This first chart shows the Fed’s $60 billion per month “Not-QE” in relation the $33 trillion market value of U.S. stocks.

The nearly invisible thin red line is $60 billion in relation to $33 trillion. So exactly how does this signal-noise sum translate into “the Fed has our backs”?

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The Hour Is Getting Late

So here we are in Year 11 of the longest economic expansion/ stock market bubble in recent history, and by any measure, the hour is getting late, to quote Mr. Dylan:

So let us not talk falsely now
the hour is getting late
Bob Dylan, “All Along the Watchtower”

The question is: what would happen if we stop talking falsely? What would happen if we started talking about end-of-cycle rumblings, extreme disconnects between stocks and the real economy, the fact that “the Fed is the market” for 11 years running, that diminishing returns are setting in, as the Fed had to panic-print $400 billion in a few weeks to keep this sucker from going down, and that trees don’t grow to the troposphere, no matter how much the Fed fertilizes them?

When do we stop talking falsely about expansions that never end, and stock melt-ups that never end? Just as there is a beginning, there is always an ending, and yet here we are in Year Eleven, talking as if the expansion and the stock market bubble can keep going another eleven years because “the Fed has our backs.”

Take a quick glance at the chart below of the Fed balance sheet and tell me this is just the usual plain-vanilla, ho-hum, nothing out of the ordinary Year 11 of a “recovery” that will run to 15 years and then 20 years and then 50 years–as long as the Fed panic-prints, there’s no end in sight.

So after 9 years of “recovery,” the Fed finally starts reducing its balance sheet, peeling off about $700 billion over the course of 18 months.

Nice–only $3 trillion more to dump to return to the pre-crisis asset levels of less than $800 billion. In other words, the Fed’s “normalization” was a travesty of a mockery of a sham, a pathetically modest reduction that barely made a dent in its bloated balance sheet.

Knock a couple trillion off and we’ll be impressed with your “normalization.”

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Is Social Media the New Tobacco?

Social problems arise when initially harmless addictions explode in popularity, and economic problems arise when the long-term costs of the addictions start adding up. Political problems arise when the addictions are so immensely profitable that the companies skimming the profits can buy political influence to protect their toxic products from scrutiny and regulation.

That describes both the tobacco industry before its political protection was stripped away and social media today, as the social media giants hasten to buy political influence to protect their immensely profitable monopolies from scrutiny and regulation.

It’s difficult to measure the full costs of addictions because our system focuses on price discovery at the point of purchase, meaning that absent any regulatory measuring of long-term consequences, the cost of a pack of cigarettes is based not on the long-term costs but solely on the cost of producing and packaging the tobacco into cigarettes, and the enterprise side: marketing, overhead and profit.

(I address the consequences of what we don’t measure in my latest book, Will You Be Richer or Poorer?)

To take tobacco as an example, the full costs of smoking two packs of cigarettes a day for 20 years is not limited to the cost of the cigarettes: 365 days/year X 20 years X 2 packs (14,600) X cost per pack ($5 each) $73,000.

The full costs might total over $1 million in treatments for lung cancer and heart disease, and the reduction in life span and productivity of the smoker. (The emotional losses of those who lose a loved one to a painful early death is difficult to assign an economic value but it is very real.)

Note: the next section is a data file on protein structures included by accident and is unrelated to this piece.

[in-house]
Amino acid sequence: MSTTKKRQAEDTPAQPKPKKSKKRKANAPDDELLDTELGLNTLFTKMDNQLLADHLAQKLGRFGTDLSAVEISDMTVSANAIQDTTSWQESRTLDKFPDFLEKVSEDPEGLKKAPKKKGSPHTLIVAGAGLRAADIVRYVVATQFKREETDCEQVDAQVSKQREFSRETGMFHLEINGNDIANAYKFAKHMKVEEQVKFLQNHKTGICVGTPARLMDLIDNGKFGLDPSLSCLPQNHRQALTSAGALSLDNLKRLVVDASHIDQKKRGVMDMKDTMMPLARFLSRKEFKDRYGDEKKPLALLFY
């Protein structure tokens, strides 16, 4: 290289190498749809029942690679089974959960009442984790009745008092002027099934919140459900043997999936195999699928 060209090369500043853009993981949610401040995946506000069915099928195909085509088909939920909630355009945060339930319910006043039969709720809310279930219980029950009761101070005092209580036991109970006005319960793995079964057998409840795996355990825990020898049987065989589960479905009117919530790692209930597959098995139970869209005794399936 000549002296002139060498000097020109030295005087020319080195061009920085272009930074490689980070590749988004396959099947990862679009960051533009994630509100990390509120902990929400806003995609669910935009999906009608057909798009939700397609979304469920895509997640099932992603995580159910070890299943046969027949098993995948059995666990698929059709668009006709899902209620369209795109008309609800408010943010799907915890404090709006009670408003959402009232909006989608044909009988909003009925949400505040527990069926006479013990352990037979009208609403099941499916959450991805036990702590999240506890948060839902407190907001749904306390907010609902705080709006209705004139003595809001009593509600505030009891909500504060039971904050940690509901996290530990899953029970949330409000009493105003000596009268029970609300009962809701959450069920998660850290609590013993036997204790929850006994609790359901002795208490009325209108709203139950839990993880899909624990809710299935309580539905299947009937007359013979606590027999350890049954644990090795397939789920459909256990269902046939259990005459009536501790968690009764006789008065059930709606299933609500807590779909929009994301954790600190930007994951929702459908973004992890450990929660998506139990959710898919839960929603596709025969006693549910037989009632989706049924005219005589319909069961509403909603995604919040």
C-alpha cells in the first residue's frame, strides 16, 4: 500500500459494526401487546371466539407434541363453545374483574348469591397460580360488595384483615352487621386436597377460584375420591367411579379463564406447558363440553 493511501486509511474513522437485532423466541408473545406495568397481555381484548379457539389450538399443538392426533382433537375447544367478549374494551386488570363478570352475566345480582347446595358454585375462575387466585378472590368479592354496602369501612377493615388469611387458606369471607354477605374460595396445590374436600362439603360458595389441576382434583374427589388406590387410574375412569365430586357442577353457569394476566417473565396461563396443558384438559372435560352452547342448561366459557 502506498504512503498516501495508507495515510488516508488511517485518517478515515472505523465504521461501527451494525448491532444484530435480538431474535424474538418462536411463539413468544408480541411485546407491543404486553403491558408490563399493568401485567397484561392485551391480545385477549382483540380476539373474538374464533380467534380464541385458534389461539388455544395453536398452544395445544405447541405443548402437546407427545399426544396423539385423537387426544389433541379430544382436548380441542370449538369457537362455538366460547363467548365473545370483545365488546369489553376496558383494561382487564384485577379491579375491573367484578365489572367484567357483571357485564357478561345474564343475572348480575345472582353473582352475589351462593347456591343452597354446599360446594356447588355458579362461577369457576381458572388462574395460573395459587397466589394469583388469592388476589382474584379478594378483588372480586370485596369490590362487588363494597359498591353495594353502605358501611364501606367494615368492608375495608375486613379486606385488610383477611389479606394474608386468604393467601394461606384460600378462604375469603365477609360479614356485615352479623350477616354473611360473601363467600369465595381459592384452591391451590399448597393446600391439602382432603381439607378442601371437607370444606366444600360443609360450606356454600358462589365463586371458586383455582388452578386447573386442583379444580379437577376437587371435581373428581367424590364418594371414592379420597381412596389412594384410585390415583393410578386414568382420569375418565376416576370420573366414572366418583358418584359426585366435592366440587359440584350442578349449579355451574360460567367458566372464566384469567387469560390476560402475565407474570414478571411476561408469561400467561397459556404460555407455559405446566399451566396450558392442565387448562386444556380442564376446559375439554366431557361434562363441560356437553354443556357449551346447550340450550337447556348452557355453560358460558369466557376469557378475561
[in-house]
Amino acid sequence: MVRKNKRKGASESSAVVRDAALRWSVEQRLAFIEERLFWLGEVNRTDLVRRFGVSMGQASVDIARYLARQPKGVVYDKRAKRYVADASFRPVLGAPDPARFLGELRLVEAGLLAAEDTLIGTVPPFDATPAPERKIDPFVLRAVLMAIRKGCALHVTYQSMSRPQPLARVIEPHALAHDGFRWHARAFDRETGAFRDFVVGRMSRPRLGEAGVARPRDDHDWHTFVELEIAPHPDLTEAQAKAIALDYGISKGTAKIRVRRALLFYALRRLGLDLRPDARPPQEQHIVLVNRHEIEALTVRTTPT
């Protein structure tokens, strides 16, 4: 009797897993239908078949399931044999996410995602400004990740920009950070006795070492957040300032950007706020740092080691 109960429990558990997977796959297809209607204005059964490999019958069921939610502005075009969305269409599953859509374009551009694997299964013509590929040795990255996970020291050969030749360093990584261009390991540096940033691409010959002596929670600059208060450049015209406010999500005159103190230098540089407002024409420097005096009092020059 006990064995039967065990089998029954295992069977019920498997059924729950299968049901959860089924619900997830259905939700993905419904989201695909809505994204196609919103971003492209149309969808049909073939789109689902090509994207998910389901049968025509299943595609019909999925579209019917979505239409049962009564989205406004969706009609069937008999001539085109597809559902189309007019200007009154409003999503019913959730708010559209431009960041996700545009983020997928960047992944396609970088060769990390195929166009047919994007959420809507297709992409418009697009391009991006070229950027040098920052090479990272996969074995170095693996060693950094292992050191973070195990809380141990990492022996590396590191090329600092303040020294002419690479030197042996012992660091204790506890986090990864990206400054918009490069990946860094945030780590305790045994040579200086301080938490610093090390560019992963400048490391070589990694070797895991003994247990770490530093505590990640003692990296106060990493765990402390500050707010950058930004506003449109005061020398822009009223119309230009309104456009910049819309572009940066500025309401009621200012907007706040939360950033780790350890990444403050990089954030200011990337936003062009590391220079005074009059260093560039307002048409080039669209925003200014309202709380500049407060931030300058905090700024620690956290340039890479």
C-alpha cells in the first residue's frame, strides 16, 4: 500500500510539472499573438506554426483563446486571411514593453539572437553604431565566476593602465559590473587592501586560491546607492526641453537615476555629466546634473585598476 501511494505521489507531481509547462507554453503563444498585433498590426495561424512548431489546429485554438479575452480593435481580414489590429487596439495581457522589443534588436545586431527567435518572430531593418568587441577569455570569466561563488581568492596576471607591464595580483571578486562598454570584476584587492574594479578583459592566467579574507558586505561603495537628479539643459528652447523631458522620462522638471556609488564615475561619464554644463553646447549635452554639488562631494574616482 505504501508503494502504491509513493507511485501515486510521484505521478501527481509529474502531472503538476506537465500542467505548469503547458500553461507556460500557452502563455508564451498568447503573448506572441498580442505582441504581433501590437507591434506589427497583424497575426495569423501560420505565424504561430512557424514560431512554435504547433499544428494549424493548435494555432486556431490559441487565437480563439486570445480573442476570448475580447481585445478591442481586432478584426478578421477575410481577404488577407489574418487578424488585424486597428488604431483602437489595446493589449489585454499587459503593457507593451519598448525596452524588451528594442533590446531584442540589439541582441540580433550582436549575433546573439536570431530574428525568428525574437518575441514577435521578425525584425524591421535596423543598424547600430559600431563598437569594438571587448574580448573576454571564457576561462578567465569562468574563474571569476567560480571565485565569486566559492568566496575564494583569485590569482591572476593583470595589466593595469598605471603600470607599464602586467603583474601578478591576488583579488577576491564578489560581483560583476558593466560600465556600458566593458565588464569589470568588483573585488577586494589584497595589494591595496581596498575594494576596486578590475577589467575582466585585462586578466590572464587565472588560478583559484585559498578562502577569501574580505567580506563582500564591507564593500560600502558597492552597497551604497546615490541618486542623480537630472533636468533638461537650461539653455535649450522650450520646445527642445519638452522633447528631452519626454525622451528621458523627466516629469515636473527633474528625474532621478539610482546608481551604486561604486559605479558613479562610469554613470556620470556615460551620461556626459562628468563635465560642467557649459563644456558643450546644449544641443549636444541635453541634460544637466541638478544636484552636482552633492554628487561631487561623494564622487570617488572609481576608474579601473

If the full costs of the nicotine addiction were included at the point of purchase, each pack of cigarettes would cost about $70 ($1,000,000 / 14,600). Very few people could afford a habit that costs $140 per day ($51,000 per year).

What are the full costs of the current addiction to social media? These costs are even more difficult to measure than the consequences of widespread addiction to nicotine, but they exist regardless of our unwillingness or inability to measure the costs.

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A “Market” Crash Is Baked In–Here’s Why

The last thing punters and pundits expect is a stock “market” crash, yet a “market” crash is already baked in and here’s why: real markets have internal resilience (they’re anti-fragile, to use Nassim Taleb’s phrase), and central-planning manipulated “markets” don’t.

Few look at markets as obeying systems-level dynamics that have little to do with “news” or conventional metrics. The media makes money by reporting every tiny change in mood, metrics, rumors, etc., as if these drive markets. But we all know that the reality is much simpler: The Federal Reserve is the “market.”

In other words, the “market” is no longer a functioning (real) market; it is a central-planning signaling utility of the Fed and other central banks. This hollowing-out of the real market in favor of a central-planning, top-down controlled “market” destroys the system-level functions of markets.

If you want a refresher on the legitimate functions of a market, please read The White Man’s Burden: Why the West’s Efforts to Aid the Rest Have Done So Much Ill and So Little Good, which explains why all the hundreds of billions of dollars of top-down, central-planning “aid” to impoverished nations has failed, enriching kleptocrats and autocratic regimes while assuaging the guilt of the poverty-pimps in the IMF, UN, and all the philanthro-capitalist foundations.

The only programs that actually improve the lives of the impoverished are those that enable small-scale markets in which participants make their own decisions rather than suffer the consequences of decisions made by central-planners who not only know nothing of local conditions, they’re uninterested in local conditions because we know best.

This is the core of central-planning: a handful of those with power make decisions that cripple markets’ ability to respond to reality by allocating goods, services, capital and credit as participants see fit.